Last week we attended a masterclass by Tom Holkenborg aka Junkie XL, aka JXL. Once a world famous DJ who sold millions of records with number 1 hits in more than ten countries. Now a sought after composer of soundtracks for Hollywood blockbusters such as Mad Max, Batman - and Kung Fu Panda. Tom also took care of the music score in FIFA18, the new edition of the popular video game, that was released last week as well. When someone in the audience asked what on earth got into him to compose music for a video game, Tom answered that at the day of the launch of FIFA18, no less than 36 million people listened to his music for hours. "An audience that big ... impossible to reach on a single day via traditional media such as radio", he said.
Not only the media have changed in less than a decade. The business model of artists totally shifted as well. Ten years ago, an artist got 70 cents on the dollar for every song downloaded at iTunes (downloading a song typically costs 0.79 to 1.29 USD). Nowadays, in the age of streaming services like Spotify, an artist receives a tiny 0.0022 USD for every streamed song, just a 0.03% (!) fraction of the royalties received for a single download.
Photo: Tom Holkenborg NFF Masterclass
It just shows how the music industry has changed because of digitalisation. And so has for instance the media sector, banking and the travel industry. Insurance may well be next. Insurtechs offer fresh ideas, intuitive concepts, and are close and quick to market. A few years ago there were only a handful of these insurtechs, now there are over 1,500 worldwide according to our DIA database and our research team is adding new startups each day. Although new entrants have not yet succeeded to force incumbents out of the market, sooner or later that may happen, of course. To many insurers this is reason enough to become jittery, and feel the need to have a better overview, more understanding of, and grip on what goes on in the insurtech world, and what developments and players to take less or more seriously.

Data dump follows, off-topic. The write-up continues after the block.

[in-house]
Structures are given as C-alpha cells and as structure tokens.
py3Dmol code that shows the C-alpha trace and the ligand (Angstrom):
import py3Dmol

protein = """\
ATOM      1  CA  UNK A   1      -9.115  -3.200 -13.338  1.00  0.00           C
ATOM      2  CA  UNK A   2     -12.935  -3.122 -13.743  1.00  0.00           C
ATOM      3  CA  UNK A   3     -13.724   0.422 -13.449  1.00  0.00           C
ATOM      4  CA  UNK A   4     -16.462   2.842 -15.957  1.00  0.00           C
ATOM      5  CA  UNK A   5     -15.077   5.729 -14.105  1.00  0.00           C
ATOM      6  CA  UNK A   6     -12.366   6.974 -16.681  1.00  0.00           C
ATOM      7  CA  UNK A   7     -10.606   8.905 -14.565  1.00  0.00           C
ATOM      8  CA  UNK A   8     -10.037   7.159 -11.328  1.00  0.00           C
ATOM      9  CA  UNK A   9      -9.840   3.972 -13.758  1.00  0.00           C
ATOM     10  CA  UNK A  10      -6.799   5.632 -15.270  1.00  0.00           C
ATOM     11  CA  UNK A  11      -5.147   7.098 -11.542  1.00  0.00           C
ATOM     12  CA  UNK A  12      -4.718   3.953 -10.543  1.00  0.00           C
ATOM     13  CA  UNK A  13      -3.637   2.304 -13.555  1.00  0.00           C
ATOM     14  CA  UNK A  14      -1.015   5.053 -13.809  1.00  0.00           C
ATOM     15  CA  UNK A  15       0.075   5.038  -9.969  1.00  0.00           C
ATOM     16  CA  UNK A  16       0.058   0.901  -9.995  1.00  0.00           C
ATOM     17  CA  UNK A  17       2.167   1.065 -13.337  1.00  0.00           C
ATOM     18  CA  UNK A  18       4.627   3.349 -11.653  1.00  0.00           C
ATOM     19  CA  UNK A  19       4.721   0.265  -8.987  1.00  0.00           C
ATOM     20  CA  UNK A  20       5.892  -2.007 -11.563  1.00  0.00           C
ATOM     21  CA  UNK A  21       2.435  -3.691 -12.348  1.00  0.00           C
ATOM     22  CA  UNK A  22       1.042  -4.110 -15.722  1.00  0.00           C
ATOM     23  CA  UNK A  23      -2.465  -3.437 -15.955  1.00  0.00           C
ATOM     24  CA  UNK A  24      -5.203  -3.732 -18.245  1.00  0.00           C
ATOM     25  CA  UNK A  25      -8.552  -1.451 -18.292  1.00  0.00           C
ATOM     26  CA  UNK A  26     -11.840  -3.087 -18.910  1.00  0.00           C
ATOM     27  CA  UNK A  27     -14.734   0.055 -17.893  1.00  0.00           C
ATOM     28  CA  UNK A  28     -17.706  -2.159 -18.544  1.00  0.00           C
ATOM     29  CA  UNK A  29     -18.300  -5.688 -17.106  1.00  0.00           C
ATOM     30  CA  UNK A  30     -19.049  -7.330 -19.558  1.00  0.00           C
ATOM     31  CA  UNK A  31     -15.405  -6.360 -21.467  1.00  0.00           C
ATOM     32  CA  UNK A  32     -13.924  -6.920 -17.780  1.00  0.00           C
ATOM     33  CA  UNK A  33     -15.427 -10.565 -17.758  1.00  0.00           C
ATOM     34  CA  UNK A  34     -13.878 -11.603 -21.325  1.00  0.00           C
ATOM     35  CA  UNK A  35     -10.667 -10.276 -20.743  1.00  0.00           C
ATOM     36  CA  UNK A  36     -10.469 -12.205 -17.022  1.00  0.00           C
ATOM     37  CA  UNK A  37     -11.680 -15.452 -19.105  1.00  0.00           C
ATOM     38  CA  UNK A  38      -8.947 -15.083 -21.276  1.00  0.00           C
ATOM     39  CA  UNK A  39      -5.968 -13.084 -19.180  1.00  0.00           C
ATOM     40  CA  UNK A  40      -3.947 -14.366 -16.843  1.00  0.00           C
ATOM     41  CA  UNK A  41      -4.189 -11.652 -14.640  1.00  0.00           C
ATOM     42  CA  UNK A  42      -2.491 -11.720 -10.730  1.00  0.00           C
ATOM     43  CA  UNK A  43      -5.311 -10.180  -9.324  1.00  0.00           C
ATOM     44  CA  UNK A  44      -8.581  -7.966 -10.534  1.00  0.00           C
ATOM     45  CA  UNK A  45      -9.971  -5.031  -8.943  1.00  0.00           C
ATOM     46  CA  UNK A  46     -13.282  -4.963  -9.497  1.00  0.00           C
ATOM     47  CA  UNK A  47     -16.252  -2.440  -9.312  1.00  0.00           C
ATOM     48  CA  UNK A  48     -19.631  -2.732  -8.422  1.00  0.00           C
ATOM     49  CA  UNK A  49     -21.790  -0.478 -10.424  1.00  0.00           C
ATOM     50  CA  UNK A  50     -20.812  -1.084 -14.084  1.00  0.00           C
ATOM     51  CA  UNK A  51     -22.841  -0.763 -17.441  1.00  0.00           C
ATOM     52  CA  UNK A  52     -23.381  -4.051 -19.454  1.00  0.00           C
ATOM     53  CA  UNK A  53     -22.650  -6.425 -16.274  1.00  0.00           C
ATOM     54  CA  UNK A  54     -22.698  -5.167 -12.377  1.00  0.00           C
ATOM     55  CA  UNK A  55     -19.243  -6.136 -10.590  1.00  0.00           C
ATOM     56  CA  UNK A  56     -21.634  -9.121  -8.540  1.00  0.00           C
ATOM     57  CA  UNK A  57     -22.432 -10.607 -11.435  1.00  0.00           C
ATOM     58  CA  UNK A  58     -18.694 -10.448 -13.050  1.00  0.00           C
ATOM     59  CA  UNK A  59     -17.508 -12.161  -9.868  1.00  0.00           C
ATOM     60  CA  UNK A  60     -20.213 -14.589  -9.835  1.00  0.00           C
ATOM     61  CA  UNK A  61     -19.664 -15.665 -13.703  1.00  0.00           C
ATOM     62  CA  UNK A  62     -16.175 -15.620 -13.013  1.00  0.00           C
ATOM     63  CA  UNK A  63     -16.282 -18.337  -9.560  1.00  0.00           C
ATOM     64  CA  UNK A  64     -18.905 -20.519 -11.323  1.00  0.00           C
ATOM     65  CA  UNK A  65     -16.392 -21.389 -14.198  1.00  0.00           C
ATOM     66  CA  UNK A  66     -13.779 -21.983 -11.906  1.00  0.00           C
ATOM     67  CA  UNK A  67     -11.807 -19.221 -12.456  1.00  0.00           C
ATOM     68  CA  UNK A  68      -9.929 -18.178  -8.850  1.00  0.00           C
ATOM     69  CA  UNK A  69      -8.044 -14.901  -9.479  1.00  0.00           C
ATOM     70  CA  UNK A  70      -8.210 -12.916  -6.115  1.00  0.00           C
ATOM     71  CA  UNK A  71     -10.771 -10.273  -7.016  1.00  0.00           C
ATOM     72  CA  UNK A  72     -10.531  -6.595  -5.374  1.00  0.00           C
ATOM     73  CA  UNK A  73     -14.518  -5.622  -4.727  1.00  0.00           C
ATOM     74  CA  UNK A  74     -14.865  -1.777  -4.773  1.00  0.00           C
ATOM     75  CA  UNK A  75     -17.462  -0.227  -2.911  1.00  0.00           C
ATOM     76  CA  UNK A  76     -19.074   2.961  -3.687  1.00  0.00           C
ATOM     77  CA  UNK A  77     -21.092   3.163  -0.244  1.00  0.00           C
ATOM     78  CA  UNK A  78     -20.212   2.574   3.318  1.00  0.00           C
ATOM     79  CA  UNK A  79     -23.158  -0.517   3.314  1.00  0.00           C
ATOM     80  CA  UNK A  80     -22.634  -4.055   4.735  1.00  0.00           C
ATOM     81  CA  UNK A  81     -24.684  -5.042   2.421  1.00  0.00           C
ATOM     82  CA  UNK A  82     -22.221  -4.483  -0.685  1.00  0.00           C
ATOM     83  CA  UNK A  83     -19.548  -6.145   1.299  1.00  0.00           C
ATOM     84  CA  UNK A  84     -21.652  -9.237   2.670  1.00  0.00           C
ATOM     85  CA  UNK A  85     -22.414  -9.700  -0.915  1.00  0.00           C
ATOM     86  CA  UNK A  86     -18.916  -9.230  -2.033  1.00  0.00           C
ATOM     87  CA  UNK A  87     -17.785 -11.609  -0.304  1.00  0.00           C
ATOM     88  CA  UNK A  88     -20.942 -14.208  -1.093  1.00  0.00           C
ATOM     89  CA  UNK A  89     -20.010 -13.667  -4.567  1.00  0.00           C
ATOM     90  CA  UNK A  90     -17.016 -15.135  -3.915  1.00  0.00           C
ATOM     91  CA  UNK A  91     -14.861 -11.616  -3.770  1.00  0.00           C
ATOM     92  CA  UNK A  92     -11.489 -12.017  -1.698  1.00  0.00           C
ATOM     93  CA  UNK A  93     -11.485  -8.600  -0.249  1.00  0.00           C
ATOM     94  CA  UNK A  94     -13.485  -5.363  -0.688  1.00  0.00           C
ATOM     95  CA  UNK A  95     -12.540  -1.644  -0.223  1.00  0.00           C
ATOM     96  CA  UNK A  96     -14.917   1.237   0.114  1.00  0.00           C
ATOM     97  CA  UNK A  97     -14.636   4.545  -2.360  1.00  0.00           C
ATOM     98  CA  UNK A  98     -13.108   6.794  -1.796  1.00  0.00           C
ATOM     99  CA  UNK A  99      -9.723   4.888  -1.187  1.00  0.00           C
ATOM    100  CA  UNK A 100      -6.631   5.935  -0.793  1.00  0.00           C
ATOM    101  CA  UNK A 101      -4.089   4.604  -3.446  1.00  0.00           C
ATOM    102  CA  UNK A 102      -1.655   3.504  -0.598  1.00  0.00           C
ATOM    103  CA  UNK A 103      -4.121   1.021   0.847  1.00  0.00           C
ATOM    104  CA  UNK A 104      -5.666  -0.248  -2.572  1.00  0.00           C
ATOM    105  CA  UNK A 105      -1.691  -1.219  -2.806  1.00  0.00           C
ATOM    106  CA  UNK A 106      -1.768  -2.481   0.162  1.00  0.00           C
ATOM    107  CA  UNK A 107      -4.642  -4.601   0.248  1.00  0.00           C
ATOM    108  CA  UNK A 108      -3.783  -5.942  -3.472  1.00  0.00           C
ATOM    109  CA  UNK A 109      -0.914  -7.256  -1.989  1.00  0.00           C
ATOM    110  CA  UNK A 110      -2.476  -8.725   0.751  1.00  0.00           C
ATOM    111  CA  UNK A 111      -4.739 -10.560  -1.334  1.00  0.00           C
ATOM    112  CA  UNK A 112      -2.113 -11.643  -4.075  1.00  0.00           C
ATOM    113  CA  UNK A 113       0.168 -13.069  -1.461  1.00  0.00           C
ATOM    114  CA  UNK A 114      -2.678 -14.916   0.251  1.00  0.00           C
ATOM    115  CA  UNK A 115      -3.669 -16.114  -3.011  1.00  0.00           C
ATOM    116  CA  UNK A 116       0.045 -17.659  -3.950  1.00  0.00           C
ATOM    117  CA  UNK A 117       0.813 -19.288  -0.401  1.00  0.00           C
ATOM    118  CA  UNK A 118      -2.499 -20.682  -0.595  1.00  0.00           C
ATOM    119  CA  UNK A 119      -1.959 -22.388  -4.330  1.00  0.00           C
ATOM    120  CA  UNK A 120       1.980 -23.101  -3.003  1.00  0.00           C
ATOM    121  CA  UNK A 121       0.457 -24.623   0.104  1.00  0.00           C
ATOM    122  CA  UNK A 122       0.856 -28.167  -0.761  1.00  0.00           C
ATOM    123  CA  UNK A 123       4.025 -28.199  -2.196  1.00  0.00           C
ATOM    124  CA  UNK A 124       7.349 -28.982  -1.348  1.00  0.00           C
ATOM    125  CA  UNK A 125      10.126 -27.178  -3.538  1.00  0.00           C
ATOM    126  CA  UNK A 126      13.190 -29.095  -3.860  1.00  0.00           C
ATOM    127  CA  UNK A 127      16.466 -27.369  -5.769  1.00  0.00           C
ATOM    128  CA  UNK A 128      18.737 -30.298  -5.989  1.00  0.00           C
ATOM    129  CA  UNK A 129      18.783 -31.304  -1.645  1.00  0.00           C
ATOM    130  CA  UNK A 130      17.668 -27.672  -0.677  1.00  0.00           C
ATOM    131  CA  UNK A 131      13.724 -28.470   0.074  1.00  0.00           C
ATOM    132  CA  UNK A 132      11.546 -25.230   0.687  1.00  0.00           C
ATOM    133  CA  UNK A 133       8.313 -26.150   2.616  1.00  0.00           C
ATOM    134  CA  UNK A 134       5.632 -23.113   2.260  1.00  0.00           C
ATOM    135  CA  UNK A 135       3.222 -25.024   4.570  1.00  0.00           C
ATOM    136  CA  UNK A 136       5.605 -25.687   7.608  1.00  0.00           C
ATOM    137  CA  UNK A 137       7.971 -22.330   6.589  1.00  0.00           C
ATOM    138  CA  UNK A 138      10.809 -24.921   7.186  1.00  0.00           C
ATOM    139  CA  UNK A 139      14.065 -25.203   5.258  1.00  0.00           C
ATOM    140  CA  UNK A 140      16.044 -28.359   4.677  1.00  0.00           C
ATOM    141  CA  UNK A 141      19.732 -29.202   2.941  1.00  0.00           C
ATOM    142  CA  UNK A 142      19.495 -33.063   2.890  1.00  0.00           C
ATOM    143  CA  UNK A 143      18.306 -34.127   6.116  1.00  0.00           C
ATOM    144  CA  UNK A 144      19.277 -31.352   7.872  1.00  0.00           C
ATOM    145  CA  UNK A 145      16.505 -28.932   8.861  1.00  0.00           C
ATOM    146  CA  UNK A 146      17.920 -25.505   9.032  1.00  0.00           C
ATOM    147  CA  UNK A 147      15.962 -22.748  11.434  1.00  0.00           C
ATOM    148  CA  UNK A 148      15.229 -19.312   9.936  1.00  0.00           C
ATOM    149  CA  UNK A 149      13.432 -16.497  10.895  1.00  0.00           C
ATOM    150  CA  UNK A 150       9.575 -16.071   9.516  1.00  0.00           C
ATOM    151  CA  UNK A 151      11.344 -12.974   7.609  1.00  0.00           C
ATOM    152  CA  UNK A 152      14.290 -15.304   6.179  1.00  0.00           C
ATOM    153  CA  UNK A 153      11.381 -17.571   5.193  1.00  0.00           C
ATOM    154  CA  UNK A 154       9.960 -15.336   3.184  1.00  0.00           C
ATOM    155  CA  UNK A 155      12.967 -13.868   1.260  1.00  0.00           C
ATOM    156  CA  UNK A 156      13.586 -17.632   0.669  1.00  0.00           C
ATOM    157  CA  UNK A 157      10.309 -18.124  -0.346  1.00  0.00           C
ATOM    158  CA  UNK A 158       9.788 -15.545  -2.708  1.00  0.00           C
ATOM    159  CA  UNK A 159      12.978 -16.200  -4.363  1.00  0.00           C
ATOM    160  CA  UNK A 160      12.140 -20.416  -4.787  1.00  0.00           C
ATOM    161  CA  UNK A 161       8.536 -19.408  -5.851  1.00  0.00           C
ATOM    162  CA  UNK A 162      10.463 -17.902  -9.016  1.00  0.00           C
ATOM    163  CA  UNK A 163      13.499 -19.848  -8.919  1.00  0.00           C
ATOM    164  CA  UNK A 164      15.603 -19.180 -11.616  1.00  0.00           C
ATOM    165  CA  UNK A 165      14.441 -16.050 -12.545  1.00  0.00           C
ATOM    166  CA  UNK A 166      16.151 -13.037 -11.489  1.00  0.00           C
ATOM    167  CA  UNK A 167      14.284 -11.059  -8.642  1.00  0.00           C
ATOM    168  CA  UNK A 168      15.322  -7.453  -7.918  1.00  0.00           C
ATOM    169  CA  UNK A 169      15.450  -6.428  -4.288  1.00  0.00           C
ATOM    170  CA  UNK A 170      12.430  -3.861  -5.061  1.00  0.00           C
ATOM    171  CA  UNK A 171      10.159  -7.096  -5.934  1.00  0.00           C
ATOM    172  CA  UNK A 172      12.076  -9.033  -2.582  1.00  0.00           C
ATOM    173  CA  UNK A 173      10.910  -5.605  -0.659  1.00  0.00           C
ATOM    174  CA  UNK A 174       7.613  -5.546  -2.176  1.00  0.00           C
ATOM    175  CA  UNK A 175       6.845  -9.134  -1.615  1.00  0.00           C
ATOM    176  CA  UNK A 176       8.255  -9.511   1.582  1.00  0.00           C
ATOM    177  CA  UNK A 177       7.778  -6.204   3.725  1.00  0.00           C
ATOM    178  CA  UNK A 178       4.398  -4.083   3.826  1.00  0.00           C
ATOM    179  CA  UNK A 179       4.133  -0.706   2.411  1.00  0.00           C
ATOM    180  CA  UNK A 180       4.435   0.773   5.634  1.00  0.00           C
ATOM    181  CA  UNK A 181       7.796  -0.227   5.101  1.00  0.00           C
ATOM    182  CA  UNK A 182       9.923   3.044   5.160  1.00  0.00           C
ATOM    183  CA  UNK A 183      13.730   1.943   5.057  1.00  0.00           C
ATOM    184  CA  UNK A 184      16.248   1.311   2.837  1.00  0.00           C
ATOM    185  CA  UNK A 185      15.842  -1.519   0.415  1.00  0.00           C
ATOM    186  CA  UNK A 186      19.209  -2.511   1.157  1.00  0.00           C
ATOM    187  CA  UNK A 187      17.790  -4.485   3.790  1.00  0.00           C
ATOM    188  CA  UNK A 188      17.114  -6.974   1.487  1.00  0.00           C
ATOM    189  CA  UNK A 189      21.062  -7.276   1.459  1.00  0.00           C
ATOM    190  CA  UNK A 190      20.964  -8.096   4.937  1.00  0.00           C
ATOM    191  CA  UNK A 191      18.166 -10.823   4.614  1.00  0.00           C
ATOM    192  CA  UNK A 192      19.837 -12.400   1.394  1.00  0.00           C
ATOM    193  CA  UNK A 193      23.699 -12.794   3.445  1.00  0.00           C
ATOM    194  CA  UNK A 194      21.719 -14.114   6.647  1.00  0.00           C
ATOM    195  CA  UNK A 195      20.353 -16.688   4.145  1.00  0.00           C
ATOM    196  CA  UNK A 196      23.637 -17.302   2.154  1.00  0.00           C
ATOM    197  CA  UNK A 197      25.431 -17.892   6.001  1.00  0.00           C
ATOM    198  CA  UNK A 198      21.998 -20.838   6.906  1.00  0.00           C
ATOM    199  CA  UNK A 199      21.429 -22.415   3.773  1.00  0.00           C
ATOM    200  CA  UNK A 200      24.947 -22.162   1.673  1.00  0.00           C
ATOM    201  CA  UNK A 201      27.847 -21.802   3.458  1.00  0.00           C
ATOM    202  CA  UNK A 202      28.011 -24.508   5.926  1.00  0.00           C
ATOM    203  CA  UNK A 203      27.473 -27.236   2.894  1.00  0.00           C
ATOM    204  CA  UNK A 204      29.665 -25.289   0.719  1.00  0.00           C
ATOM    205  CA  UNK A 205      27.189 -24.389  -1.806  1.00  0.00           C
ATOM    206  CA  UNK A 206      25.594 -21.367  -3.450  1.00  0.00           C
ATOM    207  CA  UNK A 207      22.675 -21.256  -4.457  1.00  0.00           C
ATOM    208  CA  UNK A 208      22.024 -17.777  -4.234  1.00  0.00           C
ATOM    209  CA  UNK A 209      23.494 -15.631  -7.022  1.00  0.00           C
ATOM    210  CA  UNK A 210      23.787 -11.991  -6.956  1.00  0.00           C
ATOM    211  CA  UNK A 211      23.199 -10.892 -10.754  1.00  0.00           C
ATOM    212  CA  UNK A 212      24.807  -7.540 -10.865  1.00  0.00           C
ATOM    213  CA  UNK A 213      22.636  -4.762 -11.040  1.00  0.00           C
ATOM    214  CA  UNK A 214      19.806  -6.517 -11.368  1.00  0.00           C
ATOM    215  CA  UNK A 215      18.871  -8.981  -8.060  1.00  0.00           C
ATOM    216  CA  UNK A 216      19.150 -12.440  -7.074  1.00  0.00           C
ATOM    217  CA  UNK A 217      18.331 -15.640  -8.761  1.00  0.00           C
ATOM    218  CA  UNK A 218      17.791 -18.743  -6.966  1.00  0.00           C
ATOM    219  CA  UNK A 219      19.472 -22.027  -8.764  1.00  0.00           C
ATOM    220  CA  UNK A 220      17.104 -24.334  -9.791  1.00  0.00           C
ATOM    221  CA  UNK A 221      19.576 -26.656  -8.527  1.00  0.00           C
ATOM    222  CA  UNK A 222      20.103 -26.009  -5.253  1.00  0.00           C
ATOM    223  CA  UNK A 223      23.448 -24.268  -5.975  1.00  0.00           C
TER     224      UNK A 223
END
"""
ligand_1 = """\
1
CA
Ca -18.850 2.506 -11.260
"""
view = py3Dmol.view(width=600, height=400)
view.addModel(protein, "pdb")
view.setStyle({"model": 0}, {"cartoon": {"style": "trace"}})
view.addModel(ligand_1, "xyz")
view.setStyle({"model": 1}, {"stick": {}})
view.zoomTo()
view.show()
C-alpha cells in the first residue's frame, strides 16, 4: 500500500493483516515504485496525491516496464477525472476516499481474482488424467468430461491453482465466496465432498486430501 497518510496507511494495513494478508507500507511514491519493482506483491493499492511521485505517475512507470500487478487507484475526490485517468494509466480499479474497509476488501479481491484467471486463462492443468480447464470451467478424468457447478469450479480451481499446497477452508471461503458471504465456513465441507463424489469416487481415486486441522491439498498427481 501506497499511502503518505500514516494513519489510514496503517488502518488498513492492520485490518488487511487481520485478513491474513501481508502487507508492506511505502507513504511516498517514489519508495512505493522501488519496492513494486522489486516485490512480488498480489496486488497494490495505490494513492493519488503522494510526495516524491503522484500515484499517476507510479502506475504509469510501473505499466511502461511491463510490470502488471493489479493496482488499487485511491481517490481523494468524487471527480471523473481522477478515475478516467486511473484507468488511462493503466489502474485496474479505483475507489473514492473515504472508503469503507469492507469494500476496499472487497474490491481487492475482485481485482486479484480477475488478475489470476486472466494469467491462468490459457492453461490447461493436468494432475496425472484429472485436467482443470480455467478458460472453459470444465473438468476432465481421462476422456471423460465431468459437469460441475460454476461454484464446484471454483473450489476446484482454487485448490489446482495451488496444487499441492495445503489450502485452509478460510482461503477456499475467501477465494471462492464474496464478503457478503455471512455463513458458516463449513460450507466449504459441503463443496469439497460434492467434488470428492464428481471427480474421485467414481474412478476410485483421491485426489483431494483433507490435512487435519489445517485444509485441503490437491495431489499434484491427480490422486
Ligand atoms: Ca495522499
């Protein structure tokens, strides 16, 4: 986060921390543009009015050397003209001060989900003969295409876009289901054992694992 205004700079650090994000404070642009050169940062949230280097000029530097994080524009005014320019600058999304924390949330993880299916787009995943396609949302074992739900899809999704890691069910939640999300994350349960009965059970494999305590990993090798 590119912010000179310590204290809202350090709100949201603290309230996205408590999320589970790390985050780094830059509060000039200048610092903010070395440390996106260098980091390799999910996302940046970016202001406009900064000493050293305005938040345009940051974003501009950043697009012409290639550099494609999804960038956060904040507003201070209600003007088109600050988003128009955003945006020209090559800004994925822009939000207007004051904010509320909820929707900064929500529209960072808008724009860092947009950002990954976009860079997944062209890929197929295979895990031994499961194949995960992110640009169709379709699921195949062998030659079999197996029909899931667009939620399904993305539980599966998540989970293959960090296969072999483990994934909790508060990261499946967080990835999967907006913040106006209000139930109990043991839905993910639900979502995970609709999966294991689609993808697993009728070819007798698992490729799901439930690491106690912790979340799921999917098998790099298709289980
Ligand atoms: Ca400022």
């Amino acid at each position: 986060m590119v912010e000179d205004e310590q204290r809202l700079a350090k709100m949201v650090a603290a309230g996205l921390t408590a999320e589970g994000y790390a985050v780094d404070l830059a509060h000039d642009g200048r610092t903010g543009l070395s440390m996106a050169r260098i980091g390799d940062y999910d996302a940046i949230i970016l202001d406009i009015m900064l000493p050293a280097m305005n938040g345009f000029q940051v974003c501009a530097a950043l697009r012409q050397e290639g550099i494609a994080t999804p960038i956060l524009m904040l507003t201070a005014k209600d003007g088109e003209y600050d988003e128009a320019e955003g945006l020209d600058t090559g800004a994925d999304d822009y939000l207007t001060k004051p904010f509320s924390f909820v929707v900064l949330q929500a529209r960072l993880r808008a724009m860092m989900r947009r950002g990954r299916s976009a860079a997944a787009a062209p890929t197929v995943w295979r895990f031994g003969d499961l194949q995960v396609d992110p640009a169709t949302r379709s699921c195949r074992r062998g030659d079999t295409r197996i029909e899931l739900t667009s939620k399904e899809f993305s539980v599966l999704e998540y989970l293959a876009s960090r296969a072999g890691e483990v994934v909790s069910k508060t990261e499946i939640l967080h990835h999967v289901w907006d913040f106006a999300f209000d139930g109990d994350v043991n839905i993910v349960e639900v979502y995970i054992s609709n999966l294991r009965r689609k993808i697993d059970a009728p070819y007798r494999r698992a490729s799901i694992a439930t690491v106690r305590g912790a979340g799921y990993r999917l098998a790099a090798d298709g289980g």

Better overview is required
15 minutes of Google will give you already dozens of insurtech classifications that try to create the so much needed overview of the constantly growing insurtech landscape. Each and every one of these show how difficult that is. None of the classifications is 'MECE', Mutually Exclusive, Collectively Exhaustive. Some insurtechs fit in more than one category. And if you want to plot a new groundbreaking insurtech into a classification it often turns out to be impossible. Apparently, real innovations are very hard to categorize. On top of that, these insurtech-classifications are usually rather superficial. Dimensions used to categorize are for instance the various technologies used, or the number of steps in the value chain. But often the true essence of a new company is the deeper underlying business model.
New insurtech classification
Alexander Braun and Florian Schreiber from the Institute of Insurance Economics of the Swiss University of St. Gallen have brought this to a whole new level in their survey ‘The Current InsurTech Landscape: Business Models and Disruptive Potential’. The academically substantiated classification they introduced ensures a better understanding of what an insurtech really involves by looking at the different business models. The degree to which an insurtech is financed can subsequently become the grade for the actual disruptive potential of an insurtech. In insurance above all others, the available funds determine the stamina.
Limited number of disruptors
Braun and Schreiber not only created a new classification, they also plotted more than 100 insurtechs in the model to gain insights in the current state of the insurtech sector. We asked Alexander Braun and Florian Schreiber about the real level of disruption we may expect.